Tree physiology, 2019-02-01, Vol.39 (2), p.222-233
Non-structural carbohydrates (NSCs, i.e., starch and soluble sugars) are frequently quantified in the context of tree response to stressful events (e.g., drought), because they serve as a carbon reservoir for growth and respiration, as well as providing a critical osmotic function to maintain turgor and vascular transport under different environmental conditions. We investigated the impact of soil water availability on intra-annual leaf phenology, radial growth dynamics and variation in NSC amounts in the stem of pubescent oak (Quercus pubescens Willd.). from a sub-Mediterranean region. For this purpose, trees growing at two nearby plots differing in bedrock and, consequently, soil characteristics (F-eutric cambisol on eocene flysch bedrock and L-rendzic leptosol on paleogenic limestone bedrock) were sampled. Non-structural carbohydrates were analysed in outer xylem and living phloem (separately for non-collapsed and collapsed parts). Results showed that xylem and phloem increments were 41.6% and 21.2%, respectively, wider in trees from F plot due to a higher rate of cell production. In contrast, the amount of NSCs and of soluble sugars significantly differed among the tissue parts and sampling dates but not between the two plots. Starch amounts were the highest in xylem, which could be explained by the abundance of xylem parenchyma cells. Two clear seasonal peaks of the starch amount were detected in all tissues, the first in September-November, in the period of leaf colouring and falling, and the second in March-April, i.e., at the onset of cambial cell production followed by bud development. The amounts of free sugars were highest in inner phloem + cambium, at the sites of active growth. Soil water availability substantially influenced secondary growth in the stem of Q. pubescens, whereas NSC amounts seemed to be less affected. The results show how the intricate relationships between soil properties, such as water availability, and tree performance should be considered when studying the impact of stressful events on the growth and functioning of trees.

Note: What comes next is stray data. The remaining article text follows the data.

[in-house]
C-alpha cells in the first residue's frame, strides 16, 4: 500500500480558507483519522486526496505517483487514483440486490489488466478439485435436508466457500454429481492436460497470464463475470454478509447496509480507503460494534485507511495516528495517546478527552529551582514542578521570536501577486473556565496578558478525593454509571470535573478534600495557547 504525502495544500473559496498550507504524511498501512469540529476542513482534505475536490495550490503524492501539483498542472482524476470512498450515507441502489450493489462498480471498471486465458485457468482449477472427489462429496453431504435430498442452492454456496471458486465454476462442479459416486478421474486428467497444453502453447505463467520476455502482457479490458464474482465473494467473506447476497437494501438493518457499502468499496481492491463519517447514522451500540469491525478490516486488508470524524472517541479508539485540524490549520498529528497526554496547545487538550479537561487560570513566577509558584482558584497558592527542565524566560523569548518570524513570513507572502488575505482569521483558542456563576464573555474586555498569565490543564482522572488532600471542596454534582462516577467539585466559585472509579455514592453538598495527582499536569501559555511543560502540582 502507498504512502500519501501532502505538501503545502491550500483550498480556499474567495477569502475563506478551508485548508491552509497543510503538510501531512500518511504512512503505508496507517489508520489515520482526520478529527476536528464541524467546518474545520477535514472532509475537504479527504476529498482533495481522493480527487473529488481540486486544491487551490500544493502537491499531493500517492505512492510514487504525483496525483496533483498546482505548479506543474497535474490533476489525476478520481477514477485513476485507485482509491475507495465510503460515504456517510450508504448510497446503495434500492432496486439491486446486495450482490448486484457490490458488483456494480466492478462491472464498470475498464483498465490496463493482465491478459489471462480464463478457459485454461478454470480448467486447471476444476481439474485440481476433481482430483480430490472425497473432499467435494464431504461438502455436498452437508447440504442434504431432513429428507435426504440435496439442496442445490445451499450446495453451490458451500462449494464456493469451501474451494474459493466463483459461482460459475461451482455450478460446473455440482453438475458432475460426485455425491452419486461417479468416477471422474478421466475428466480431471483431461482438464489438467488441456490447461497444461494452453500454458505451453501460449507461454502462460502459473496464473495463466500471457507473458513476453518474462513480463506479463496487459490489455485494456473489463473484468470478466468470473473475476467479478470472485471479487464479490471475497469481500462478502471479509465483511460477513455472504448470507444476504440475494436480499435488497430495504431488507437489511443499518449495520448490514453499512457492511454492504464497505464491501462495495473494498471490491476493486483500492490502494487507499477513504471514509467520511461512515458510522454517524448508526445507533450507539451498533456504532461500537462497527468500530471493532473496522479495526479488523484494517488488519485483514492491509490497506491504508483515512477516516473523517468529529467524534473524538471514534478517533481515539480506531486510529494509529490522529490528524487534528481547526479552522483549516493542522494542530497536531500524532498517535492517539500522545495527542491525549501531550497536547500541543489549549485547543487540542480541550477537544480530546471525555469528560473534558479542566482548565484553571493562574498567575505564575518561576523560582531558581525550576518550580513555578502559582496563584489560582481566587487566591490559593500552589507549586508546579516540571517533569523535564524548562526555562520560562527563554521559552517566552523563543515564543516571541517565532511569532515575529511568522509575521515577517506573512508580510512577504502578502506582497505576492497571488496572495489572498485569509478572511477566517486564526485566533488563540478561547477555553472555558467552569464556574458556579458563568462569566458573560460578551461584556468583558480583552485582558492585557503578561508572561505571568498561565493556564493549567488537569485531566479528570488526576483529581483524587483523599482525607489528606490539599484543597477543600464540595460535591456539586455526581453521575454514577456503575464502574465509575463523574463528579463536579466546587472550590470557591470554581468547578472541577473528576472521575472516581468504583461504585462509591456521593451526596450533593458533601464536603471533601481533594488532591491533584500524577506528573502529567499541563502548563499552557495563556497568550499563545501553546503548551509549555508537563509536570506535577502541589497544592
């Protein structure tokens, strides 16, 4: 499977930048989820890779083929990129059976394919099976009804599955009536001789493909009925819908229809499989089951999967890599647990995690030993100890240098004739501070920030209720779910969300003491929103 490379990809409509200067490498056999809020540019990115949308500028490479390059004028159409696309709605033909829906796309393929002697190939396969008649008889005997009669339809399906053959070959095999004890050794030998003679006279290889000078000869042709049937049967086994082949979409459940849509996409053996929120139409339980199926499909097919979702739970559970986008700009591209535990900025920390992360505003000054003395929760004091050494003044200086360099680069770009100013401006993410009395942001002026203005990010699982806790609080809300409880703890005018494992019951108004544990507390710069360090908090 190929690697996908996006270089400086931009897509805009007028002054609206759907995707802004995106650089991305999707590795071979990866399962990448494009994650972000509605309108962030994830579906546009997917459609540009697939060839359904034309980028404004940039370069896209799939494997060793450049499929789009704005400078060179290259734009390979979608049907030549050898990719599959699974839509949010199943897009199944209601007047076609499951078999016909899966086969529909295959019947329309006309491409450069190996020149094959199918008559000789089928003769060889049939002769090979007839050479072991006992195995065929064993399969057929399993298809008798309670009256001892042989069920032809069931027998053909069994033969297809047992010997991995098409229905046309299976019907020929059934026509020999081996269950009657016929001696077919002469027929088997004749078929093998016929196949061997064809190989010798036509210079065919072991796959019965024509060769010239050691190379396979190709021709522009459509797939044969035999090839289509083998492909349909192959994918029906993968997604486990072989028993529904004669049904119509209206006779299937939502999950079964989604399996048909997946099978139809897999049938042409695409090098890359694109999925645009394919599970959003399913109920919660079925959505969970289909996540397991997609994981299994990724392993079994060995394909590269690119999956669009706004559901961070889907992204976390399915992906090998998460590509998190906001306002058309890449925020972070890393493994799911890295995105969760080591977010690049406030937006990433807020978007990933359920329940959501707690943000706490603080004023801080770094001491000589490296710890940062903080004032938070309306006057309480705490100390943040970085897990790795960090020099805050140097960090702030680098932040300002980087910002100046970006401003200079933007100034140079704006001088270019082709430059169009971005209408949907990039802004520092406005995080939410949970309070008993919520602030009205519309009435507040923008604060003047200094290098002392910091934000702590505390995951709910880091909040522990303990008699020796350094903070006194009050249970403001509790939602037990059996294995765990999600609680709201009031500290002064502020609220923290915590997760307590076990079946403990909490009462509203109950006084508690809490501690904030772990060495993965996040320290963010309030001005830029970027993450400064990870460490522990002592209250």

Trees - metabolism ; Carbohydrate Metabolism ; Trees - growth & development ; Quercus - growth & development ; Quercus - metabolism ; Groundwater ; Xylem - metabolism ; Droughts ; Plant Leaves - growth & development ; Phloem - metabolism ; Soil - chemistry ; Xylem - growth & development ; Seasons ; Phloem - growth & development ; Index Medicus
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